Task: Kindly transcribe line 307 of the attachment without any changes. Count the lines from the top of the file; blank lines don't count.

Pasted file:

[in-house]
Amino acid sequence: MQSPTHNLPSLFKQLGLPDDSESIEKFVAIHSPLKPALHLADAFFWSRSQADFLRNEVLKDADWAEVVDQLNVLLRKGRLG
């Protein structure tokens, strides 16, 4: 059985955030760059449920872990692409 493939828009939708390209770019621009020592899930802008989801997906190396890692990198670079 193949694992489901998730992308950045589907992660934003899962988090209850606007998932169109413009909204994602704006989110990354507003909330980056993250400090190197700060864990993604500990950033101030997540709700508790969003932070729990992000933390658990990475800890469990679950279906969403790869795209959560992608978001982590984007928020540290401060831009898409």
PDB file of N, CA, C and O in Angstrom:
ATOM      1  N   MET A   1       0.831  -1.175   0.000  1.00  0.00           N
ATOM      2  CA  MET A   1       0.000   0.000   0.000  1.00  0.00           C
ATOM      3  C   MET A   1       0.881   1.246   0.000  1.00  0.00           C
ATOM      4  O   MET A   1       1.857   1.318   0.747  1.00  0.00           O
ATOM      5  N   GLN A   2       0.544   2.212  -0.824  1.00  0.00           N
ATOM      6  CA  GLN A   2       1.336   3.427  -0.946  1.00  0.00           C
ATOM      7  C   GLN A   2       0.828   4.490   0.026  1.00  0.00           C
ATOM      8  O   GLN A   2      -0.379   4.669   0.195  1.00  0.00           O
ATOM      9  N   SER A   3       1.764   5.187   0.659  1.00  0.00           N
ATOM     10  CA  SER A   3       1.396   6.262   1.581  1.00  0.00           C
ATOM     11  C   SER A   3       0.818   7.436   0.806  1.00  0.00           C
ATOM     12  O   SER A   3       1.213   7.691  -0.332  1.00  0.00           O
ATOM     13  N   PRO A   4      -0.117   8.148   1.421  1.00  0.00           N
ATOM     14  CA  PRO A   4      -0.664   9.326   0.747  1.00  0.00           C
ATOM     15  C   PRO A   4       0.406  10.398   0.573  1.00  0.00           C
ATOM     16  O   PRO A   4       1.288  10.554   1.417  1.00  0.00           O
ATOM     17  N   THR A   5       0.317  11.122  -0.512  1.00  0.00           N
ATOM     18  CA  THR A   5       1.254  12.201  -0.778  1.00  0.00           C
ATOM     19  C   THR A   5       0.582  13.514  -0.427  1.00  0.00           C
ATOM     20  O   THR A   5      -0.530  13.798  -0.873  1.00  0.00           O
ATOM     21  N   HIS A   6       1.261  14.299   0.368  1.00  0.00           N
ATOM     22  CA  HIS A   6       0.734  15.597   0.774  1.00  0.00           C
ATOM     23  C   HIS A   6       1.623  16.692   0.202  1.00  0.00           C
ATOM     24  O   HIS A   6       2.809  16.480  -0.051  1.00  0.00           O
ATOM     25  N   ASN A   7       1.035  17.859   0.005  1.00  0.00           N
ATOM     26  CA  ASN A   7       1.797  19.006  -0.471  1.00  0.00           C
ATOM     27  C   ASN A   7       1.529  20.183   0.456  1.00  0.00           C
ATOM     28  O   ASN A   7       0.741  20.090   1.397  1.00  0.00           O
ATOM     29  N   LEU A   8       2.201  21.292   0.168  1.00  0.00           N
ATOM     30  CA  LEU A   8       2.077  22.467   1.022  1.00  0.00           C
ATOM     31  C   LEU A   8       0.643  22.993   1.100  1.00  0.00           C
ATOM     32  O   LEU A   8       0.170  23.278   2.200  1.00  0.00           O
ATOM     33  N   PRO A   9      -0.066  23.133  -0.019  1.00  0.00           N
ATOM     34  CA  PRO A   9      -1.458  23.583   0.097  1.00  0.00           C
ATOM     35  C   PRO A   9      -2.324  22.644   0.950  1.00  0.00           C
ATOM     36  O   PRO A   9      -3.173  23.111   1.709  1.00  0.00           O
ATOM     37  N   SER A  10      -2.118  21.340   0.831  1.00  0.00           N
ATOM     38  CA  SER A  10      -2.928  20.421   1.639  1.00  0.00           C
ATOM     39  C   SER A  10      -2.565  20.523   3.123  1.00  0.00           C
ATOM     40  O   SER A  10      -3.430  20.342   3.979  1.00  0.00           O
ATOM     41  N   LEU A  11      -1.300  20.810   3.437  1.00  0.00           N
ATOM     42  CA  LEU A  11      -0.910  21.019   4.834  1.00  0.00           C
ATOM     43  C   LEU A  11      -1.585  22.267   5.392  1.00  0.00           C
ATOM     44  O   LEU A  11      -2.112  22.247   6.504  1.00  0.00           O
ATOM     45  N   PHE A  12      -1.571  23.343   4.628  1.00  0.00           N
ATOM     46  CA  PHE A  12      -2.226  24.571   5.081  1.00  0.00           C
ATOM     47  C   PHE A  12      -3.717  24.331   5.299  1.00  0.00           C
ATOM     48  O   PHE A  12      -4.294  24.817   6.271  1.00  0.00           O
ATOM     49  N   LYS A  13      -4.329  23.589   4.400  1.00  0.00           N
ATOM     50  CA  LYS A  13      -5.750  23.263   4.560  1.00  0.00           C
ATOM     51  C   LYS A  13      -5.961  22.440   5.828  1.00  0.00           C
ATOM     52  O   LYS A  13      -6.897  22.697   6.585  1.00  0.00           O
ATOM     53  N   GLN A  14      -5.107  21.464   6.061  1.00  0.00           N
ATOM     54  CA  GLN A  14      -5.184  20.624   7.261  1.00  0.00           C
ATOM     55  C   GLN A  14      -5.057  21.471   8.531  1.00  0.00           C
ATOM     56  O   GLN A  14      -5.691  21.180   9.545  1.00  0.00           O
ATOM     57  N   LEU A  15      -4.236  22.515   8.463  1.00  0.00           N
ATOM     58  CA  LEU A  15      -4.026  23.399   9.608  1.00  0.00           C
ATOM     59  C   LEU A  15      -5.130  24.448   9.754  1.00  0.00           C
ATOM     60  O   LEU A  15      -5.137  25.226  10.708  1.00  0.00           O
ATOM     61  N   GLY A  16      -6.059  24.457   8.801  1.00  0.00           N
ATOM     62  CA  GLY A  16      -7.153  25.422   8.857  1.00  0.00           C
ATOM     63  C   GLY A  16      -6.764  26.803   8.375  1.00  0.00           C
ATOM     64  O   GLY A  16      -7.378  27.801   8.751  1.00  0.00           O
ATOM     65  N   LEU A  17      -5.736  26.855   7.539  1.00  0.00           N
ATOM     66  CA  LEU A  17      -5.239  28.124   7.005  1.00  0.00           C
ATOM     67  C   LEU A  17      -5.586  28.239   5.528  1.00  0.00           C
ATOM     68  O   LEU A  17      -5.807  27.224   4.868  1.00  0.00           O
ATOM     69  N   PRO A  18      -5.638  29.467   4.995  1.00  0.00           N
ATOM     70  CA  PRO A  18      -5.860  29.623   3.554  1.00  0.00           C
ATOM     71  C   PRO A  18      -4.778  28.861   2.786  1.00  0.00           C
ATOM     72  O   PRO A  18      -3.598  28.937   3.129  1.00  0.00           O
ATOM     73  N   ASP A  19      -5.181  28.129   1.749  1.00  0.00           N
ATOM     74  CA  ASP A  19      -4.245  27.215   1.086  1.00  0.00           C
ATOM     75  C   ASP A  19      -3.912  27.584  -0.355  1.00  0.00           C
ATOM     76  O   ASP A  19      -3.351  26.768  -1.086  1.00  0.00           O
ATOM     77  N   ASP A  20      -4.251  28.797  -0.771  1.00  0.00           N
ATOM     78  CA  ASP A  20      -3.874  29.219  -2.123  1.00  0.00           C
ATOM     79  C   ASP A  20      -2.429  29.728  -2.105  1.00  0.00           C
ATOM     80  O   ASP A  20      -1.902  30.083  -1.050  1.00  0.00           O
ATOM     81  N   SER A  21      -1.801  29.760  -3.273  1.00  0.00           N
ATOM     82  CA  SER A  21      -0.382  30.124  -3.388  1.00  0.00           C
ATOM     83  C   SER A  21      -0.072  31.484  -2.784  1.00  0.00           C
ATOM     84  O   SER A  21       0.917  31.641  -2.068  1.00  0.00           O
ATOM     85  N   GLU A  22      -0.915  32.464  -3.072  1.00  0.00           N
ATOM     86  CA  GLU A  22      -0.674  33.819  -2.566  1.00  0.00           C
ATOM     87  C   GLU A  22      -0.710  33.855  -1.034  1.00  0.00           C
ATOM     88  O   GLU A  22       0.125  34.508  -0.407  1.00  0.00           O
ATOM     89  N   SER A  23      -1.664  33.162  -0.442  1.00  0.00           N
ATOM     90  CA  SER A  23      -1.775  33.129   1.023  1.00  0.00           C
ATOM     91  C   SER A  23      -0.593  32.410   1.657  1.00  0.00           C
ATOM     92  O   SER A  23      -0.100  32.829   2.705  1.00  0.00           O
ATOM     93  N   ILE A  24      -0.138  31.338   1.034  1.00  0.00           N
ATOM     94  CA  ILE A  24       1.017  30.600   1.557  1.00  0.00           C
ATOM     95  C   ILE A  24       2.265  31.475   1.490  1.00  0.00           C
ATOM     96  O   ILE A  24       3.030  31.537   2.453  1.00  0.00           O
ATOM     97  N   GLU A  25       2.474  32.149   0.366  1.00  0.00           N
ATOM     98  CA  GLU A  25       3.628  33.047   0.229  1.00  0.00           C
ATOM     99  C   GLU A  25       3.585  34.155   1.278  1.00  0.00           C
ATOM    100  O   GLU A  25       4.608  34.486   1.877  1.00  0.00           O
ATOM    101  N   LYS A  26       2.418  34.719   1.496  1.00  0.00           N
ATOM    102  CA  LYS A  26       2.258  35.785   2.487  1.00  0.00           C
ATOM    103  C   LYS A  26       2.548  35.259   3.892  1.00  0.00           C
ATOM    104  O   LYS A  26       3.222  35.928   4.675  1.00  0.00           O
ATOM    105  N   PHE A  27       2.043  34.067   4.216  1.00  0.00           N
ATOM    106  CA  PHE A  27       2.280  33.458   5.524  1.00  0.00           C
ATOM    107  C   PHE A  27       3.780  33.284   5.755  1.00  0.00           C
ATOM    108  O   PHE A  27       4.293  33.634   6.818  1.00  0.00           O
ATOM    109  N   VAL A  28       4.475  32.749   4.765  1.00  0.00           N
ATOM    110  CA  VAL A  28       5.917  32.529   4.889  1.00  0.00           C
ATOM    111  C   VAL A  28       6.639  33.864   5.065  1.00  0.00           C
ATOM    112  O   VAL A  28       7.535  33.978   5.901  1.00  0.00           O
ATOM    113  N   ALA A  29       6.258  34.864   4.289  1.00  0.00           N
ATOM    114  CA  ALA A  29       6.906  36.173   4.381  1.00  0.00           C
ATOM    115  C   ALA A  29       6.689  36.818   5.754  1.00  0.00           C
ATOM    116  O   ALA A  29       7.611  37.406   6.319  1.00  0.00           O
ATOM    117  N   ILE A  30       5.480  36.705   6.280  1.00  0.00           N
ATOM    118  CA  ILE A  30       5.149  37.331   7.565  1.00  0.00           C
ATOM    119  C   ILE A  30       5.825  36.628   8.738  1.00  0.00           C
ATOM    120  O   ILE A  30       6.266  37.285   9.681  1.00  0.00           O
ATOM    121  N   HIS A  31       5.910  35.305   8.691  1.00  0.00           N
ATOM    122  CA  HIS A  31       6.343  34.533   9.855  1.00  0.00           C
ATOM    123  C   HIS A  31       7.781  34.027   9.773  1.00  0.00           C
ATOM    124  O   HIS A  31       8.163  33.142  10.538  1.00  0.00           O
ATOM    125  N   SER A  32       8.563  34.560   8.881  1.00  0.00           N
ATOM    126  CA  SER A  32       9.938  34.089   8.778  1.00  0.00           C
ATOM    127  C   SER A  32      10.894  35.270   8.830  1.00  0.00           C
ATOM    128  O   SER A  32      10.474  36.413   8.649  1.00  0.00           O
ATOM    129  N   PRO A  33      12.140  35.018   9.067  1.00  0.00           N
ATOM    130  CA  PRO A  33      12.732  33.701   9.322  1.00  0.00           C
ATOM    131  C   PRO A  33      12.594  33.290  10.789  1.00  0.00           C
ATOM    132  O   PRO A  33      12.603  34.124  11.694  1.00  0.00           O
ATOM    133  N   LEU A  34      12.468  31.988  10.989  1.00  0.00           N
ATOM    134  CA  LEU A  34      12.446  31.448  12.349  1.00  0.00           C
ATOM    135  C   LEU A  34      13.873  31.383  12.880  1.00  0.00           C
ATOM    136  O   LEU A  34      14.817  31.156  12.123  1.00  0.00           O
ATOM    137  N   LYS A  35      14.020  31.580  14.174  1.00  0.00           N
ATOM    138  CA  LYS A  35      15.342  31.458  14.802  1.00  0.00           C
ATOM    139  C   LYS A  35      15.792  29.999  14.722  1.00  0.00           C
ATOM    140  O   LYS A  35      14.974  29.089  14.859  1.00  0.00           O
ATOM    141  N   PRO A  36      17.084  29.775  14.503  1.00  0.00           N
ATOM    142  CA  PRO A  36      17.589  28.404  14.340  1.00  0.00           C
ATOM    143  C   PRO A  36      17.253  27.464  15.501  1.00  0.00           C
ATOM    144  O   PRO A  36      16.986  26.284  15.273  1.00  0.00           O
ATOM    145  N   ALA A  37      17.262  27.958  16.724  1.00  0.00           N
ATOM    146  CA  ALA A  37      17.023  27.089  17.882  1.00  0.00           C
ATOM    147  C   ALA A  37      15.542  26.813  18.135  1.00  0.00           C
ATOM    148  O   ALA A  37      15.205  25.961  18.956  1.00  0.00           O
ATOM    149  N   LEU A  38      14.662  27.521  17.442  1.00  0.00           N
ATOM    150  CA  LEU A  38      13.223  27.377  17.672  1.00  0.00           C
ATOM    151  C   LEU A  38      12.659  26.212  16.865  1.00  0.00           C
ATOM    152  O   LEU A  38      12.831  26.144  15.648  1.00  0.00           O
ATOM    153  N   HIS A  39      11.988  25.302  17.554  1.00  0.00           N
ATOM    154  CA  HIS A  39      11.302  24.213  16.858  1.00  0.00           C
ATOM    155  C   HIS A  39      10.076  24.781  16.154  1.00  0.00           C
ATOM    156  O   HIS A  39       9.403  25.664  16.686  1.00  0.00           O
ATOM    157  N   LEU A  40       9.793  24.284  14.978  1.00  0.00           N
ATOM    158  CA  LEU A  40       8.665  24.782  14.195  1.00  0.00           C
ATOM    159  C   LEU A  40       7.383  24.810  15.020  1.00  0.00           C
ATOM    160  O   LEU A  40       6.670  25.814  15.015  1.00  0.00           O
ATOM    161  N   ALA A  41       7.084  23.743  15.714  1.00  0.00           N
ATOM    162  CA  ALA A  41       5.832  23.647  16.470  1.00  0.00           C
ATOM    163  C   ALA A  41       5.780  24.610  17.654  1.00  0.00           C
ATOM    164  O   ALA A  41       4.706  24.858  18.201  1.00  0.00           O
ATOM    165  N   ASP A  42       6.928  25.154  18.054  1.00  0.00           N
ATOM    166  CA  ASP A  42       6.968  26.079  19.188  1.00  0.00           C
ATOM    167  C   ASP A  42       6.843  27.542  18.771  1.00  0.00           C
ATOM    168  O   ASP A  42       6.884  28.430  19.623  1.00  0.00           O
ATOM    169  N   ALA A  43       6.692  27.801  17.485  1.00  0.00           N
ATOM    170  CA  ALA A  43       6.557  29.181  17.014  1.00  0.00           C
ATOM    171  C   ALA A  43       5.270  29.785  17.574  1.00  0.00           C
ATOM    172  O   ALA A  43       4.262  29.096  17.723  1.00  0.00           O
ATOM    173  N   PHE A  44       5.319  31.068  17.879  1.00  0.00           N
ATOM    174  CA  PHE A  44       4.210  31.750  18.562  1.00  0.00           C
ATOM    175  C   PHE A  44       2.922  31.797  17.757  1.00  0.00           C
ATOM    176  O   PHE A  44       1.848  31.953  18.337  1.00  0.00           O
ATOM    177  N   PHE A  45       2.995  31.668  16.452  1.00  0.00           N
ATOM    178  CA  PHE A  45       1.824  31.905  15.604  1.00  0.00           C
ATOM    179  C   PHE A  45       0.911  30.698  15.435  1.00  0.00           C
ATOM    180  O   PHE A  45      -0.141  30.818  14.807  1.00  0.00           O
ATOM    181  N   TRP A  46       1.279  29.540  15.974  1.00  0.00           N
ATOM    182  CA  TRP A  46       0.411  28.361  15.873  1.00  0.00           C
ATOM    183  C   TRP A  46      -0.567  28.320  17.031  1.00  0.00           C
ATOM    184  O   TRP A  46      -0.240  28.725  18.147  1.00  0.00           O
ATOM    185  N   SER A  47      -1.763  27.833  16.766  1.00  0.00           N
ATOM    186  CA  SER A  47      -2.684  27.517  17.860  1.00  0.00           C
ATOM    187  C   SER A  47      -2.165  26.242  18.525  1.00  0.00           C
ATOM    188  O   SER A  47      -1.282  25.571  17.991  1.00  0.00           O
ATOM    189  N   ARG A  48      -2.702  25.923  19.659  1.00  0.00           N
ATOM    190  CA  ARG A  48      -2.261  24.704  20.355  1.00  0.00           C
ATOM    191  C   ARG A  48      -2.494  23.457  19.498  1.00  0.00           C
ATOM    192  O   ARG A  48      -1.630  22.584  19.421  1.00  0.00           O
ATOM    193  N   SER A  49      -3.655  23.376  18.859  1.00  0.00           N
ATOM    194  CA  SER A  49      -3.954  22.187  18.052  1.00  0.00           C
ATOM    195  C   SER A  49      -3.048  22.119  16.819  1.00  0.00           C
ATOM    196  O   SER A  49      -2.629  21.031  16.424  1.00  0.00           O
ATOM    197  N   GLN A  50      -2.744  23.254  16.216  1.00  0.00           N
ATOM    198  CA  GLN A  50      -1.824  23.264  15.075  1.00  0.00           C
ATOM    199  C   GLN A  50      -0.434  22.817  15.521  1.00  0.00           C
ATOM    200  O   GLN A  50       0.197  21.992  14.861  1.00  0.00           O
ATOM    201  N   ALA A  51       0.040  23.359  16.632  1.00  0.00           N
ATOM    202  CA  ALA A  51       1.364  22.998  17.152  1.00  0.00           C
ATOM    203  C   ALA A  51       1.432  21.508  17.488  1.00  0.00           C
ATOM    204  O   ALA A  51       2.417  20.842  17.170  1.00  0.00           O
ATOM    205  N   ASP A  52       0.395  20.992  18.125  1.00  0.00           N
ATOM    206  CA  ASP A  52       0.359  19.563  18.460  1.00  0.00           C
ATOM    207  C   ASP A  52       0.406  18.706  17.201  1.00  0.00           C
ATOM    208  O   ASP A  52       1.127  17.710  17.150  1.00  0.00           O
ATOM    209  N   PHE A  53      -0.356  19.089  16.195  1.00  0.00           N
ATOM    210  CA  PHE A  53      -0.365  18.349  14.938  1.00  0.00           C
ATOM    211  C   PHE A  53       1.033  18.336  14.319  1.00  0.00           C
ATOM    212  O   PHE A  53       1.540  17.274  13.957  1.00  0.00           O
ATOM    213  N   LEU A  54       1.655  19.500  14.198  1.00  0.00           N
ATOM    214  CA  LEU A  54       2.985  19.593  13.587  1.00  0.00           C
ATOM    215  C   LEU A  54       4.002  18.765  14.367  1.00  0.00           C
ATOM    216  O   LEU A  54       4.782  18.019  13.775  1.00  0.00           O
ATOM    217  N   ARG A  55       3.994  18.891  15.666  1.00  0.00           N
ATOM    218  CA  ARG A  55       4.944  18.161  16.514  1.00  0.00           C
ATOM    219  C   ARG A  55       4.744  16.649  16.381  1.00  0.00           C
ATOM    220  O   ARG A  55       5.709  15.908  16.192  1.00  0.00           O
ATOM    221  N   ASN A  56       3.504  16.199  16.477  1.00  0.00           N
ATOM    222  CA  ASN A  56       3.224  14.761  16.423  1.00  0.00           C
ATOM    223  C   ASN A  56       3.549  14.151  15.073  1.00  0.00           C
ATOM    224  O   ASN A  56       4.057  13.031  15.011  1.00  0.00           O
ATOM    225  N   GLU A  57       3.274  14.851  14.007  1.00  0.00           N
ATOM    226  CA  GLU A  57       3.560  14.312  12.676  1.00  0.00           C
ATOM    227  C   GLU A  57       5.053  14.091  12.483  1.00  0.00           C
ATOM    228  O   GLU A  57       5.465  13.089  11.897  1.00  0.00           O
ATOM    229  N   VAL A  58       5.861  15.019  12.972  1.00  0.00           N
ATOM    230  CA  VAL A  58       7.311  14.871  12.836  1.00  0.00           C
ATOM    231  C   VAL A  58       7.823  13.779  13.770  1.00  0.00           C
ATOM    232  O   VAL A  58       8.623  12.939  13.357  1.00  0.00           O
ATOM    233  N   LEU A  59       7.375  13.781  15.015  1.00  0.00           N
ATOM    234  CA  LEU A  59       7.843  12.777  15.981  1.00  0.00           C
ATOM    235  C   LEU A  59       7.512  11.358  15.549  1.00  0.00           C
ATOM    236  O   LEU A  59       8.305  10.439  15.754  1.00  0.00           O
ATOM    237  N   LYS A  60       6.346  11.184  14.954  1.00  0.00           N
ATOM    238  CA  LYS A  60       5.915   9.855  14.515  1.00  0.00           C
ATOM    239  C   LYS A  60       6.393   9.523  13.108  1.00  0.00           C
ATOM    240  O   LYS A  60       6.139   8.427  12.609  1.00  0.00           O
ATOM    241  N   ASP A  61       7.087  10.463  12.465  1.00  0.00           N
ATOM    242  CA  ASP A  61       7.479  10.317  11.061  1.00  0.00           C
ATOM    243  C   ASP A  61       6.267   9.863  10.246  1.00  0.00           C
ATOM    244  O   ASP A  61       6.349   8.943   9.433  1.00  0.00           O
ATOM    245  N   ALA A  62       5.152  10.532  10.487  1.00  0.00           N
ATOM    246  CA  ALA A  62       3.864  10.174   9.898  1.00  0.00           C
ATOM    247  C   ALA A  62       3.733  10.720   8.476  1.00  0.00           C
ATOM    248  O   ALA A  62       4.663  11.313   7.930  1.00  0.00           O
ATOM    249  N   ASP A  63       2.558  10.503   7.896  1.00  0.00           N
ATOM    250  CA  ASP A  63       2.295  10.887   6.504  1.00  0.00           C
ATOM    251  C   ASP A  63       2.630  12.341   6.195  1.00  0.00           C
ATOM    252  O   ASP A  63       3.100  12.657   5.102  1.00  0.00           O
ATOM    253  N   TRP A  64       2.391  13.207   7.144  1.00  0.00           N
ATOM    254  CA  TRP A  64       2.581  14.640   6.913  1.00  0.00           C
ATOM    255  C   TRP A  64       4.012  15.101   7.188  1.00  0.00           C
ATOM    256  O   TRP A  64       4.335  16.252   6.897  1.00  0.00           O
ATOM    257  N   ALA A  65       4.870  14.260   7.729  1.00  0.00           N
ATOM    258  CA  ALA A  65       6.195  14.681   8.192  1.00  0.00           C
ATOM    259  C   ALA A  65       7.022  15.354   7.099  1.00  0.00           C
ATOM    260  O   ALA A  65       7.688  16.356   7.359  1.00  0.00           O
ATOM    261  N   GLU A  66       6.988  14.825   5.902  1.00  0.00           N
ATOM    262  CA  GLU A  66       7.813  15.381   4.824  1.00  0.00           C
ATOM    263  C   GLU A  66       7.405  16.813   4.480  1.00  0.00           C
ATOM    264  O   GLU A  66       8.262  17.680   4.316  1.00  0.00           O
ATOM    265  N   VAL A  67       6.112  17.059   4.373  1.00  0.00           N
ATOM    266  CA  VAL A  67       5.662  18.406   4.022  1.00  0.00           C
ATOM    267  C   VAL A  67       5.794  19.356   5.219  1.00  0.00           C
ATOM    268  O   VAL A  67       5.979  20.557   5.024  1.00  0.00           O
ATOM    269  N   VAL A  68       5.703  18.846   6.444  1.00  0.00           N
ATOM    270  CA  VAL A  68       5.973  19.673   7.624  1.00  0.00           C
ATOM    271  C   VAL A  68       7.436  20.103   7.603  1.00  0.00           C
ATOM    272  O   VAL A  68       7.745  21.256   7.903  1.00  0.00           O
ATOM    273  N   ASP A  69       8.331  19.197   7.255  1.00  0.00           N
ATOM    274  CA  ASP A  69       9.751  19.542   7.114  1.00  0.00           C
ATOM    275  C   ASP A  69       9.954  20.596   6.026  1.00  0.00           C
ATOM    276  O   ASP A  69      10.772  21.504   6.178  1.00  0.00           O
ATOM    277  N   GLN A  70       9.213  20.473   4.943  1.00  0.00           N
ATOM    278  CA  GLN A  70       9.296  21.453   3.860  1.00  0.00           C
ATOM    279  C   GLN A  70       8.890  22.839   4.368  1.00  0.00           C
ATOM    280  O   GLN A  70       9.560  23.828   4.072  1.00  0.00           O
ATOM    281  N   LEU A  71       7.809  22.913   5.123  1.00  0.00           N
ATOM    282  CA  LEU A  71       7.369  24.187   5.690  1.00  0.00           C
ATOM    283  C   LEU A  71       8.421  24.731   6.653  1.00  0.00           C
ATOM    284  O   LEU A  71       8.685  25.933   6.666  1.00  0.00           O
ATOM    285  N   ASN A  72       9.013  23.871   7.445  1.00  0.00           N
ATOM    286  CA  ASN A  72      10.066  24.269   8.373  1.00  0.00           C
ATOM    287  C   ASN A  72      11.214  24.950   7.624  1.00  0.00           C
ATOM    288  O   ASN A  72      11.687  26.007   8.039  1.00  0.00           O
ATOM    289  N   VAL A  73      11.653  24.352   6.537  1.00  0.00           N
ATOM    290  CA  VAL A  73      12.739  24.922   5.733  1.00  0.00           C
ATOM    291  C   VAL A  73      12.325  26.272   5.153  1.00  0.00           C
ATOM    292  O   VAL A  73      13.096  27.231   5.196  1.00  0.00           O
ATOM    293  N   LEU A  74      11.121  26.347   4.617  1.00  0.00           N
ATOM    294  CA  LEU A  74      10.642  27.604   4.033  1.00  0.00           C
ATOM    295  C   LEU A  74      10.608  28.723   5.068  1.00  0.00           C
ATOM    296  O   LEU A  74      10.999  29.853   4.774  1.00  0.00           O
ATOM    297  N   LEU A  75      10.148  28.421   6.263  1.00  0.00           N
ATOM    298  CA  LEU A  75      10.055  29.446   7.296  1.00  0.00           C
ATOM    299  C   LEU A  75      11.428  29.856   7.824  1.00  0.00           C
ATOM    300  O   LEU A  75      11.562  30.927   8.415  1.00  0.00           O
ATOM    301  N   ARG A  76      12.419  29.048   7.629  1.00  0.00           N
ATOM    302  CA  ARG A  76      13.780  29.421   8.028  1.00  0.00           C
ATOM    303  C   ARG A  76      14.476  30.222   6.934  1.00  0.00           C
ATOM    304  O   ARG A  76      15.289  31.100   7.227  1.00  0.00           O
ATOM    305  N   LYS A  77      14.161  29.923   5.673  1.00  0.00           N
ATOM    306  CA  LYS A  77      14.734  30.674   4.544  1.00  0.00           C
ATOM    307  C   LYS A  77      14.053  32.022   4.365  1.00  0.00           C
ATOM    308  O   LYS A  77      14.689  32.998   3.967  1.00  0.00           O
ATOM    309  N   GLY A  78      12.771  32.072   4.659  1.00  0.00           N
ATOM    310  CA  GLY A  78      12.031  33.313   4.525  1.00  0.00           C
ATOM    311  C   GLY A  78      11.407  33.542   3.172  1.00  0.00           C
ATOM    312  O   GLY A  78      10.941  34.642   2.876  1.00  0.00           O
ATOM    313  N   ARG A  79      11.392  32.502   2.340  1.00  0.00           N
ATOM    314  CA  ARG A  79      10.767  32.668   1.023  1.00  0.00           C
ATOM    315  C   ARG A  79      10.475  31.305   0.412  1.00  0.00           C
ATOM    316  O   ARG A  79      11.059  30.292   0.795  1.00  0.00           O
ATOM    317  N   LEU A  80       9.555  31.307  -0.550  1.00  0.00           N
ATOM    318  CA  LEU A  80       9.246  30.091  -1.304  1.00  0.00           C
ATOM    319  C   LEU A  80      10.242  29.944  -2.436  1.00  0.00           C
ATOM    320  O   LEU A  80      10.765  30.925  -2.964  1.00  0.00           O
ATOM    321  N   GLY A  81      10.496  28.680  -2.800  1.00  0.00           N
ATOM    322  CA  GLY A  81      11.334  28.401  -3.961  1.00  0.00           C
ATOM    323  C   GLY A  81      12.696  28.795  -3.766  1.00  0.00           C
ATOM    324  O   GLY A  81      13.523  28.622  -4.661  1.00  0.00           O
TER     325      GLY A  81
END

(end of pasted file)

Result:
ATOM    303  C   ARG A  76      14.476  30.222   6.934  1.00  0.00           C